Bob Bestler

As many try to bury Tim Tebow, he valiantly keeps coming back strong

Columbia Fireflies player Tim Tebow signs an autograph before a game against the Hickory Crawdads last month.
Columbia Fireflies player Tim Tebow signs an autograph before a game against the Hickory Crawdads last month. AP

Apologies to the Bard of Avon, but I have come today to praise Tim Tebow, not to bury him.

Tebow is playing the outfield for the Columbia Fireflies and by all accounts he is the most popular minor leaguer to come through the capital city since a young Hammering Hank Aaron in 1953.

The Charleston Post & Courier recently reported that Tebow doesn’t hesitate to sign autographs, pose for pictures, talk to kids and fans. Some pundit even dubbed him “the Palmetto State’s Angel in the Outfield.”

I’m not surprised by any of it. Every time I’ve seen him, in interviews or sports shows, he has demonstrated nothing but respect and good humor, even during the tough times in his career.

Still, for reasons I have never fully understood, Tebow seems to be reviled in some quarters of the sports world.

Ostensibly it is because he does, indeed, wear his Christianity on his sleeve and that does not sit well with many – Christians and non-Christians, I’m sure.

He even became a subject of ridicule when he was photographed on a football field, kneeling in prayer. “Tebowing,” some called it.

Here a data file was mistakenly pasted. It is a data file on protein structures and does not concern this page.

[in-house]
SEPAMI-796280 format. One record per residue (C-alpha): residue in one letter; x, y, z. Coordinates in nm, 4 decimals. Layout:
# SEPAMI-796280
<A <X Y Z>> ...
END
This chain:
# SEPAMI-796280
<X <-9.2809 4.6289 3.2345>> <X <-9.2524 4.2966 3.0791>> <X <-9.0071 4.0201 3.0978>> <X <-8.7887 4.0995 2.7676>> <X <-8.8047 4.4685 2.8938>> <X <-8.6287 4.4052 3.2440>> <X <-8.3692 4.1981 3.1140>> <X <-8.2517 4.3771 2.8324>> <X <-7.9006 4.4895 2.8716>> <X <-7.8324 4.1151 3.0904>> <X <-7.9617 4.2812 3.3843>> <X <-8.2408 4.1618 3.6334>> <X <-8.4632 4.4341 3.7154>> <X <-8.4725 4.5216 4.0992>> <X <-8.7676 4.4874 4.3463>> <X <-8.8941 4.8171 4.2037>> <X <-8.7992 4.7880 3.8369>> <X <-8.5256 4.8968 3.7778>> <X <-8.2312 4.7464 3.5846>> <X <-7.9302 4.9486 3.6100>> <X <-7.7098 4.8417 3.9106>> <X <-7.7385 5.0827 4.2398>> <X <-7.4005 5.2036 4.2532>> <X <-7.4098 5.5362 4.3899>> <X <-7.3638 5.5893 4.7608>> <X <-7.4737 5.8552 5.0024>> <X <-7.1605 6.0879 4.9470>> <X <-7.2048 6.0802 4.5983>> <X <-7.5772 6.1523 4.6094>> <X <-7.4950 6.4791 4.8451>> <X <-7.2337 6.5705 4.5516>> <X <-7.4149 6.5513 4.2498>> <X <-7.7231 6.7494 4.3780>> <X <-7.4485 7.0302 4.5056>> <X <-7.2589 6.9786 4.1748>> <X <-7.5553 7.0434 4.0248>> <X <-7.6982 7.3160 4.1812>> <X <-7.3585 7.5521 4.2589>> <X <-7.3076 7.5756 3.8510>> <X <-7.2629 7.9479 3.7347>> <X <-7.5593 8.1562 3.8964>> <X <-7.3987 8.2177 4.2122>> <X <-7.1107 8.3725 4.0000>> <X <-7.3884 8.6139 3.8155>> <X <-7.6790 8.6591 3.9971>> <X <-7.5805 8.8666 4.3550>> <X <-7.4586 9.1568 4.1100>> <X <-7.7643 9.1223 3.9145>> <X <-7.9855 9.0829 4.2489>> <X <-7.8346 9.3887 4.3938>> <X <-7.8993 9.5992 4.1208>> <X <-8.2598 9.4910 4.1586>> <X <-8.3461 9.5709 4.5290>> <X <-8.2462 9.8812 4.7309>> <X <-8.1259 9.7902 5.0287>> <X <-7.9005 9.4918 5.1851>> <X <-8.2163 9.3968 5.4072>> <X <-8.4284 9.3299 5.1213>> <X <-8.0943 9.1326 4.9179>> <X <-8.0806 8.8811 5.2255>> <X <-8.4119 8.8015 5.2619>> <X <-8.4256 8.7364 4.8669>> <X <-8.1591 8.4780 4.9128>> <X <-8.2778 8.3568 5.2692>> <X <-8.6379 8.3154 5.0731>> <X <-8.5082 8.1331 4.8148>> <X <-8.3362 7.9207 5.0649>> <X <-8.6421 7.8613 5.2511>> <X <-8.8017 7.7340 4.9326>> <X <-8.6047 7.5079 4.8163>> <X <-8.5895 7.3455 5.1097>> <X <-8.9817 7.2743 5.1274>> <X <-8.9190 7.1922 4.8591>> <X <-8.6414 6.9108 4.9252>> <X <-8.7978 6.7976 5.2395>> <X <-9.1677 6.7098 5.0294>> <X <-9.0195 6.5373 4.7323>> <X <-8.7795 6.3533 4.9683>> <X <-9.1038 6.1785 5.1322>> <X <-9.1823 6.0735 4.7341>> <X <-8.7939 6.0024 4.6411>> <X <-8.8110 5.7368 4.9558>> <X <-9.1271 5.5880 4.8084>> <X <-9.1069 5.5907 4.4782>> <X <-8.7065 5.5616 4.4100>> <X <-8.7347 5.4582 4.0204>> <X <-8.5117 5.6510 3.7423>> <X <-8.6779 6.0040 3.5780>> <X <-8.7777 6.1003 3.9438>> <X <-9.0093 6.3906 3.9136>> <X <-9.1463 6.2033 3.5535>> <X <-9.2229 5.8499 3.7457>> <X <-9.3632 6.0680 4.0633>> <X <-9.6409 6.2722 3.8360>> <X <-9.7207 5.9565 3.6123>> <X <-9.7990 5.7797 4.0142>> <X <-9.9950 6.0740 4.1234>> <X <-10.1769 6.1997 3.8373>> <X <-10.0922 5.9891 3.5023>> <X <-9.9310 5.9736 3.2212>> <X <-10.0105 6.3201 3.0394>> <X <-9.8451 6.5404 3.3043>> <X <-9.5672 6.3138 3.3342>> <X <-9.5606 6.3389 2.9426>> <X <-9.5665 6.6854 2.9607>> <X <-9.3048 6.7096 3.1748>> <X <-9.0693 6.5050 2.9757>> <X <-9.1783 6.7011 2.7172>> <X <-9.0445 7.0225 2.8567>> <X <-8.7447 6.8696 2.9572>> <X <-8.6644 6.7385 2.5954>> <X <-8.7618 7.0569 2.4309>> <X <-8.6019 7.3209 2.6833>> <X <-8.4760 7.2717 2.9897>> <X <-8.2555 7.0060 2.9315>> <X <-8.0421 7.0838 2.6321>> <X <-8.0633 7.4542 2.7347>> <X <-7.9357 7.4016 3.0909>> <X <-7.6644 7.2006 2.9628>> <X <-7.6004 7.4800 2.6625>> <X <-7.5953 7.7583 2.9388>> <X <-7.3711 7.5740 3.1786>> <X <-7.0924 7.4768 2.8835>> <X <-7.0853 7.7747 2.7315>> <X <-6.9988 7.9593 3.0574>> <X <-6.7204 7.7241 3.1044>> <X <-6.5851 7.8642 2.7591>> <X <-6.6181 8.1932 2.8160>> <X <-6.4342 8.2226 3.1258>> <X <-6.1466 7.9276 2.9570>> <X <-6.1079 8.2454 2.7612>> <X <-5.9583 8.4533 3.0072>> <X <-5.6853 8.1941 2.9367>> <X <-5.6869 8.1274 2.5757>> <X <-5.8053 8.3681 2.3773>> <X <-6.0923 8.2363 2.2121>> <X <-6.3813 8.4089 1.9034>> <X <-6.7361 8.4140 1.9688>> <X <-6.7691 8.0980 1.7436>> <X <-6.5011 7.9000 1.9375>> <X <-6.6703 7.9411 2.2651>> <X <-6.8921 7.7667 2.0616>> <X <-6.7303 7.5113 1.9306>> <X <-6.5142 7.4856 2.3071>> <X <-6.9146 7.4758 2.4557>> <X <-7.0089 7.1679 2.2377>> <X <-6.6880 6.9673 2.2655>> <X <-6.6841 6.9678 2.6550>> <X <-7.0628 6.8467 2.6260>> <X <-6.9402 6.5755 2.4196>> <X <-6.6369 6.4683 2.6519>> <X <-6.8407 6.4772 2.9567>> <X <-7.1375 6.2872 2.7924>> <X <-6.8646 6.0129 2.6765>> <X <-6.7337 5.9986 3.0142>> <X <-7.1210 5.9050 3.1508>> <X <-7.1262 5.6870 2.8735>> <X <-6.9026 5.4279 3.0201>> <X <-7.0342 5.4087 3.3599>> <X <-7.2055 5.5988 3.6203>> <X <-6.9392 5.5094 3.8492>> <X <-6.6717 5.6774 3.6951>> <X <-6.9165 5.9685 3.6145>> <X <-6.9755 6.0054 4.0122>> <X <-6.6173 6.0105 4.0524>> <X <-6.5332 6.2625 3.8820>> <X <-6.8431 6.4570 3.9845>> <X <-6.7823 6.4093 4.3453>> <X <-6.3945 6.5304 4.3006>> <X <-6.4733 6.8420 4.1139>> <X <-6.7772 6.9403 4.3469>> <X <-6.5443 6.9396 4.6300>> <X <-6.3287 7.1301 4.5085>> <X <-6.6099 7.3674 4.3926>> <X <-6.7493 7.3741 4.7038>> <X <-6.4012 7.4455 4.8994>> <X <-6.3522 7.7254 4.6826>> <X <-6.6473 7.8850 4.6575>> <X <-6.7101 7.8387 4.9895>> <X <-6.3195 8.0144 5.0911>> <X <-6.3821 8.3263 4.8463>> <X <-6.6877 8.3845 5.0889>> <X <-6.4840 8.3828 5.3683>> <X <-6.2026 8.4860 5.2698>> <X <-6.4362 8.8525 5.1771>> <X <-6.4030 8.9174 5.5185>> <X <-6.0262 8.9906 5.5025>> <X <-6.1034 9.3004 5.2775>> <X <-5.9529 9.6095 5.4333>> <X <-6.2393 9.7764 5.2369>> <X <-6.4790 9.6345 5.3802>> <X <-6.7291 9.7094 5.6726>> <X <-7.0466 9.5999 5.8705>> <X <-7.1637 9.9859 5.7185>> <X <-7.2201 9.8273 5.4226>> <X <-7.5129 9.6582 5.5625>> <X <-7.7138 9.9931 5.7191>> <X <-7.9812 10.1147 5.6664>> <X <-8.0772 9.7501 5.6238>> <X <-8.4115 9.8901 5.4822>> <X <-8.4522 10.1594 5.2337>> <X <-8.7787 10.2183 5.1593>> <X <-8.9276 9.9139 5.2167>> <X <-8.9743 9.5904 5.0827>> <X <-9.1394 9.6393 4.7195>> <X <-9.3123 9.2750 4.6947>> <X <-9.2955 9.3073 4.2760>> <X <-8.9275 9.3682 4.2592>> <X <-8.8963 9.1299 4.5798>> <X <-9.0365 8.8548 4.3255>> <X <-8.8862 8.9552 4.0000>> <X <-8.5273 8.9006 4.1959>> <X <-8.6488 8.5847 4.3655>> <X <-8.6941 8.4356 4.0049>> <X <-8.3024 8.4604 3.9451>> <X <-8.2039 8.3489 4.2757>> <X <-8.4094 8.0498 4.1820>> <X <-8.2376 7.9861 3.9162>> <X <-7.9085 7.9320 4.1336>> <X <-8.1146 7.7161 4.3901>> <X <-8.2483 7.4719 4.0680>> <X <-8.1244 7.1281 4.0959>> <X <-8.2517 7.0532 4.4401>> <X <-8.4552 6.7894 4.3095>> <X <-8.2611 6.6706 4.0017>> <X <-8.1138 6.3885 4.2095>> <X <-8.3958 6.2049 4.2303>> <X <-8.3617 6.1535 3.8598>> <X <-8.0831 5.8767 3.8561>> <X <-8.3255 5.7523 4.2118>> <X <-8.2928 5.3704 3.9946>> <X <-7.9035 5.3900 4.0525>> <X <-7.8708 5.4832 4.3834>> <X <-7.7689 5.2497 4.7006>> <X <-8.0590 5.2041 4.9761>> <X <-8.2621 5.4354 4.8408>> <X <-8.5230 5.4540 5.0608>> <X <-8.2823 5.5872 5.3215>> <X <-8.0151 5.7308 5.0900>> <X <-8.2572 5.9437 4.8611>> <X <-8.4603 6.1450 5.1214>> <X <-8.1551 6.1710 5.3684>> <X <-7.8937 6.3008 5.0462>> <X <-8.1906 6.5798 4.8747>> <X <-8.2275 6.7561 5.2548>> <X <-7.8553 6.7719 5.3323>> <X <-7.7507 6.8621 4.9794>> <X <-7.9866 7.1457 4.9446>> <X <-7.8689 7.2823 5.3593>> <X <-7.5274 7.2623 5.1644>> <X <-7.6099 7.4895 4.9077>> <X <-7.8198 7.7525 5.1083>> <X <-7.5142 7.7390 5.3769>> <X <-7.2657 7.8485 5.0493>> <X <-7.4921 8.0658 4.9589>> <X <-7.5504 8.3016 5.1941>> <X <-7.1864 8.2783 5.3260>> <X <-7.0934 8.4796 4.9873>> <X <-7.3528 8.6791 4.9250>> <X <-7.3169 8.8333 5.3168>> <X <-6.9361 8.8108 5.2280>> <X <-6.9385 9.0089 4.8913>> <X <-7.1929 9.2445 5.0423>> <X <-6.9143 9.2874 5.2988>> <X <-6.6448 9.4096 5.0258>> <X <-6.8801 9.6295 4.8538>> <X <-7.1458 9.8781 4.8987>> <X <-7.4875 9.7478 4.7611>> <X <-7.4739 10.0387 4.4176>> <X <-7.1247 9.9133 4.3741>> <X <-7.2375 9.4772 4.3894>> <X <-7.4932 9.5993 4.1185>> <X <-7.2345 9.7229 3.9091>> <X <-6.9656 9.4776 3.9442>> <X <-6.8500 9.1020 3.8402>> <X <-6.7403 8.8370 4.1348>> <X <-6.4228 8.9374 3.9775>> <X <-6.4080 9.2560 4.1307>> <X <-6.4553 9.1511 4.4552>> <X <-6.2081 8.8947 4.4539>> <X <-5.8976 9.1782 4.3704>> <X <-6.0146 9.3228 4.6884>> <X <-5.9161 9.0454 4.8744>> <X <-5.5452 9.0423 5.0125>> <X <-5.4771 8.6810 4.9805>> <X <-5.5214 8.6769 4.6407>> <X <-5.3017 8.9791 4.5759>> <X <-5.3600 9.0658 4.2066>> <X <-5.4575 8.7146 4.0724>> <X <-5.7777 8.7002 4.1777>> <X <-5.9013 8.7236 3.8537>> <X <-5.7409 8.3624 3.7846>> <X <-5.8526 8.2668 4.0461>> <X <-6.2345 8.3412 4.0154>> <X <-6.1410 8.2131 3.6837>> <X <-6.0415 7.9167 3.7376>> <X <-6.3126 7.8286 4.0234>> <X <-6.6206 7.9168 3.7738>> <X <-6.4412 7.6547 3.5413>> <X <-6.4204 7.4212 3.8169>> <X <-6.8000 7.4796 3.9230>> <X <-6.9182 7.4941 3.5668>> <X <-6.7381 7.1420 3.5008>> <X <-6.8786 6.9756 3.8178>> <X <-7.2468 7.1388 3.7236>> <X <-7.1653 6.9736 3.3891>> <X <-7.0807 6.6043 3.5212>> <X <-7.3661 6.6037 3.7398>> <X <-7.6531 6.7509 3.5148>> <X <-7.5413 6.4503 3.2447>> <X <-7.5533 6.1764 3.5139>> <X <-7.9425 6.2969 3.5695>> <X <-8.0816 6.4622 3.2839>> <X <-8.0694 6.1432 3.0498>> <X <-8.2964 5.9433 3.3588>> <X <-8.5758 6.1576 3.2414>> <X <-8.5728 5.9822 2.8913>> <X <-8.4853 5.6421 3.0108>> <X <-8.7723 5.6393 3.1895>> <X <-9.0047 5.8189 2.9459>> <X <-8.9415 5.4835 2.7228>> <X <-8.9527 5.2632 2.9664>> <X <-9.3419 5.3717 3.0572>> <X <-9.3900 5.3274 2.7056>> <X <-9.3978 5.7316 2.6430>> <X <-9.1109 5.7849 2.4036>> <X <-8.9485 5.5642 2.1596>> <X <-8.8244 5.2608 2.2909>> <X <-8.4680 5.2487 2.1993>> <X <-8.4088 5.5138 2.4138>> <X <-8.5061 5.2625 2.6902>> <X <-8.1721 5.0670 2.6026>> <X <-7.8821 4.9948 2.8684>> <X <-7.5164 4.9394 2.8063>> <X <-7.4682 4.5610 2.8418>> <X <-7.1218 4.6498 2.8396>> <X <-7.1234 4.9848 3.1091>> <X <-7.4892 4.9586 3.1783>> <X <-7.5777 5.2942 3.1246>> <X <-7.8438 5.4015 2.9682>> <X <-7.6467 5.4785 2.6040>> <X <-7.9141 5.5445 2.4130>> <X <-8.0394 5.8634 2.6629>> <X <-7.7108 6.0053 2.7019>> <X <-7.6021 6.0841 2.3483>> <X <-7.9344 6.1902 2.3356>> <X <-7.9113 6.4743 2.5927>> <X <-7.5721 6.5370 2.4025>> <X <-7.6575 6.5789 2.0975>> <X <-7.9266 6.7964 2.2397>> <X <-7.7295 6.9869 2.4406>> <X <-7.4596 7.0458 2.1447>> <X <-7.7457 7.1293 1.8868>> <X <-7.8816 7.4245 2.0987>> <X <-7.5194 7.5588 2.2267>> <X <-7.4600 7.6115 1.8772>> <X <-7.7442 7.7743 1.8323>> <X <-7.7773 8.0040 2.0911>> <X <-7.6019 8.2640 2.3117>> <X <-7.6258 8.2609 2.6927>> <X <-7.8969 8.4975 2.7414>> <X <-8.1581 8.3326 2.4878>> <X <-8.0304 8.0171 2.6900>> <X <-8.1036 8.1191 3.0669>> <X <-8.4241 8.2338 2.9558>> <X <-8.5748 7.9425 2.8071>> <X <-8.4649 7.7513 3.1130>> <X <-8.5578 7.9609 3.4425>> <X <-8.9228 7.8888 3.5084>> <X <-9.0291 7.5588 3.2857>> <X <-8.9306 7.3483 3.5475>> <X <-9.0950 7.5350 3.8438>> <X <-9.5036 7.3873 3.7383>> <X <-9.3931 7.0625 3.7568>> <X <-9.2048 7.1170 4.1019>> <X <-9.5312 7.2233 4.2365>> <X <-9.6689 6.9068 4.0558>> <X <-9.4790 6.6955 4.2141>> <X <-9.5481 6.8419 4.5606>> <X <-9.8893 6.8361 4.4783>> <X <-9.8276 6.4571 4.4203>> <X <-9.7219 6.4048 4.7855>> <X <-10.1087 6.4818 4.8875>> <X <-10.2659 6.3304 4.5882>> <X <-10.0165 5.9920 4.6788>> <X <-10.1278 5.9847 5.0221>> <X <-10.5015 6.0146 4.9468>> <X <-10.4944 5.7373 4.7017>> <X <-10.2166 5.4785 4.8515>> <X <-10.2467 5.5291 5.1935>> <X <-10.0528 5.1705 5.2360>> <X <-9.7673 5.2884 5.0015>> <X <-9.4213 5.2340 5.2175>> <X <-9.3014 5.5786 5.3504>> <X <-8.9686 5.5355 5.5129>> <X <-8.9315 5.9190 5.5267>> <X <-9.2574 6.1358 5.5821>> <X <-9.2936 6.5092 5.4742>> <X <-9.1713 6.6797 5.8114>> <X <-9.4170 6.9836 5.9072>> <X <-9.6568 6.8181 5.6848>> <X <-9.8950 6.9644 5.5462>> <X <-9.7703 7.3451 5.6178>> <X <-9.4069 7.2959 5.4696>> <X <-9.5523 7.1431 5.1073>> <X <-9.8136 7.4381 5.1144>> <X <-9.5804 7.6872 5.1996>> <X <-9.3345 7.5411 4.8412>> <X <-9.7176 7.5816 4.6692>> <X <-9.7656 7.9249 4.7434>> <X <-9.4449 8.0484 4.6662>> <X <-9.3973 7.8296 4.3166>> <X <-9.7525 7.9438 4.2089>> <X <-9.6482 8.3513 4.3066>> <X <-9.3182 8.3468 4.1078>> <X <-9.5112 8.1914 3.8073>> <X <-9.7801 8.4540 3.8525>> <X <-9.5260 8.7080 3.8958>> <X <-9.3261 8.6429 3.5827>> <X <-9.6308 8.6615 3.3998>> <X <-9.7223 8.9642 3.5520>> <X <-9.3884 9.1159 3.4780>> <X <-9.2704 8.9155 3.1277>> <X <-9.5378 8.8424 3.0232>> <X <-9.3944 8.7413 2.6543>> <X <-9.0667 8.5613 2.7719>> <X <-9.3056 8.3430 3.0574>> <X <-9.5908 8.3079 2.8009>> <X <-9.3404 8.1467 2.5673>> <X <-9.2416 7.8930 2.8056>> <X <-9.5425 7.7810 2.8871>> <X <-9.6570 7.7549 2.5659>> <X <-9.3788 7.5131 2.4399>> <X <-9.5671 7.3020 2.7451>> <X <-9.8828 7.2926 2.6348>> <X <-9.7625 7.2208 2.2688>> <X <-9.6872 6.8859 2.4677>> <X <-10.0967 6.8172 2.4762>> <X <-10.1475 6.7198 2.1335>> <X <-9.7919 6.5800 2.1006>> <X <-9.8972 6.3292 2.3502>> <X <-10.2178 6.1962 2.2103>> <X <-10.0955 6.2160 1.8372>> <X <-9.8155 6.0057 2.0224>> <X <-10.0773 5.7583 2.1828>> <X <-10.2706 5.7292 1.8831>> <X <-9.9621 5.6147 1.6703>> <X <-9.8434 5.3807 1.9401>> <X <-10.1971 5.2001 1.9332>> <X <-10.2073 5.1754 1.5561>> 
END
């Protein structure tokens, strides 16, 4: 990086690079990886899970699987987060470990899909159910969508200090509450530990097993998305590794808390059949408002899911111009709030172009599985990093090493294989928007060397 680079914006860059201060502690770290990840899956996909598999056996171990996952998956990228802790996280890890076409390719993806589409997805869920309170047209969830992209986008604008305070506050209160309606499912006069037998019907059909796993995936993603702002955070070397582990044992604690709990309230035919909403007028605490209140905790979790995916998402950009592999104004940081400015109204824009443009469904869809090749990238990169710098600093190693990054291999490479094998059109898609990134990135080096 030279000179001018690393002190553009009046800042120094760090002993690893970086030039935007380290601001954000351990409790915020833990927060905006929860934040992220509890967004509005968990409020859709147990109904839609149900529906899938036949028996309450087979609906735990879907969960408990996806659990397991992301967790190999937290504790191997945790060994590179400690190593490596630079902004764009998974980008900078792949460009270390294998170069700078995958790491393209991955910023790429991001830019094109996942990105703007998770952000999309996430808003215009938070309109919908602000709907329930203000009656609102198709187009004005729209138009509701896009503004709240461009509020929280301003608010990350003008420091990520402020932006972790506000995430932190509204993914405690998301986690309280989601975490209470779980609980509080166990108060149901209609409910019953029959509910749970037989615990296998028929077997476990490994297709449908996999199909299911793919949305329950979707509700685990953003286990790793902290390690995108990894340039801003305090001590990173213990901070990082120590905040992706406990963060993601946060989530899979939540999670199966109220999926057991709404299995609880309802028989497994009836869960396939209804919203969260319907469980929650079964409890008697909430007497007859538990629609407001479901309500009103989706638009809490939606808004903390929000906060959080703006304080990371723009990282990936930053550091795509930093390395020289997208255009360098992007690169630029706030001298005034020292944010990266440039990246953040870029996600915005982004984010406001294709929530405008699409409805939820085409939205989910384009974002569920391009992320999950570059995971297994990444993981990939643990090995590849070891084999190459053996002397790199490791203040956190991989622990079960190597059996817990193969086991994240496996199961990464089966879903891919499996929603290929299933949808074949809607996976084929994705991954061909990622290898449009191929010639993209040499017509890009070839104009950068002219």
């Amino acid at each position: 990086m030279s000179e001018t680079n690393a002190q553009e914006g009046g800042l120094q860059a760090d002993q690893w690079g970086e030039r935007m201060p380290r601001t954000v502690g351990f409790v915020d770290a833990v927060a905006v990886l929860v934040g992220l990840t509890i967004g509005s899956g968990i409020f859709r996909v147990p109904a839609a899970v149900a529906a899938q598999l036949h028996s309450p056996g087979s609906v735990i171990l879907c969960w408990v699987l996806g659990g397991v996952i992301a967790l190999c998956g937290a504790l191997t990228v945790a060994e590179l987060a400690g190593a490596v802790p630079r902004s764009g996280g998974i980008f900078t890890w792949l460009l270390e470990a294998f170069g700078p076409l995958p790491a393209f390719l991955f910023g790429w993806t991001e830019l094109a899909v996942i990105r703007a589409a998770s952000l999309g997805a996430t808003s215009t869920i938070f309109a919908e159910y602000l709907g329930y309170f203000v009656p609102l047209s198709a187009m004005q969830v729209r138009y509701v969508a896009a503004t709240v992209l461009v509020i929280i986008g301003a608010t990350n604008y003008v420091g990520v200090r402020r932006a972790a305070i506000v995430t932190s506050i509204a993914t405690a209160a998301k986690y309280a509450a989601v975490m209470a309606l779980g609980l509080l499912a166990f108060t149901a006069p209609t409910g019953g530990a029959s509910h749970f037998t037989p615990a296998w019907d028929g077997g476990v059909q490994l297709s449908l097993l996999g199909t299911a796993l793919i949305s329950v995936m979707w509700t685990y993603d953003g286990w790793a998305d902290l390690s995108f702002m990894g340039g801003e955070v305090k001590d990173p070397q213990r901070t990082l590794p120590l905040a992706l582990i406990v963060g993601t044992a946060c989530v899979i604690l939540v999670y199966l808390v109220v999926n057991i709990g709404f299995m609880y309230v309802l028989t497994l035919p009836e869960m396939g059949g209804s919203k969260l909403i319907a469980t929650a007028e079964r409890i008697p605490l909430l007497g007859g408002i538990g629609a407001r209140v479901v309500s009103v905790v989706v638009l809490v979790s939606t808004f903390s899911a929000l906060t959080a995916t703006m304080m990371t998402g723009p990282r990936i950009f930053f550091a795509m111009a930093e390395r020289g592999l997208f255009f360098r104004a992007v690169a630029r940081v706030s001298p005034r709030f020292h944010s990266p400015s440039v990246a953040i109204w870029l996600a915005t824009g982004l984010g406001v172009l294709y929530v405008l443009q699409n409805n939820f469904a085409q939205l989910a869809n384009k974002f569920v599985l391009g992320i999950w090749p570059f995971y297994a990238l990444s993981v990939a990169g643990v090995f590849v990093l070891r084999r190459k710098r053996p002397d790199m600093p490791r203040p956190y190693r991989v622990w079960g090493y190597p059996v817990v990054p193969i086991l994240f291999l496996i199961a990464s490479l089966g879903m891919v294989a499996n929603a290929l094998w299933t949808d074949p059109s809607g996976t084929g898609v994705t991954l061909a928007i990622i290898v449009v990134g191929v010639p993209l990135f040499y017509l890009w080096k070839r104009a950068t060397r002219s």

Oh, come on, folks.

How many times have we heard popular and well-meaning boxers and basketball players and baseball players and NASCAR drivers “thank God” for their success? None of that seems troubling, yet I’m not sure God plays favorites in sporting contests.

The thing about Tim Tebow is that he is the real deal. He comes by his religion honestly, inheriting it from his Christian missionary parents. As a teenager, he himself served as a missionary in the Philippines.

Seven years ago he established the Tim Tebow Foundation to help bring some hope and joy to children with life-threatening diseases. He’s financed Tim’s Playrooms in children’s hospitals around the country and has provided life-saving surgeries for children in the Philippines.

His football career? That’s another thing.

As a college quarterback, Tebow led the Florida Gators to two national championships, setting team records along the way and winning the Heisman Trophy in 2007.

He was drafted by the Denver Broncos in 2010 and by the end of his first year as a professional, it seemed he was on his way to greatness.

He relieved starter Kyle Orton in the fifth game of the season with the Broncos trailing the Miami Dolphins 15-0. He brought the team back in the final three minutes and Denver ended up winning, 18-15.

He then led the team to wins in six of the last eight games – and then, curiously, he was traded to the New York Jets and his career began a downward spiral.

After disappointing stints with the New York Jets, Buffalo Bills, New England Patriots and Philadelphia Eagles, Tebow eventually turned to baseball, a game he had not played since high school.

Now, at 29, Tebow’s athletic career appears to be in its waning days, despite an occasional home run as a Firefly.

But he has proven to be a popular football broadcaster and recently signed a contract extension with ESPN. He’ll continue his role as an analyst on the network’s show, SEC Nation.

Sounds like Tim Tebow, despite the setbacks, is in no hurry to be buried. I wish him well.

Contact Bob Bestler at bestler6@tds.net.

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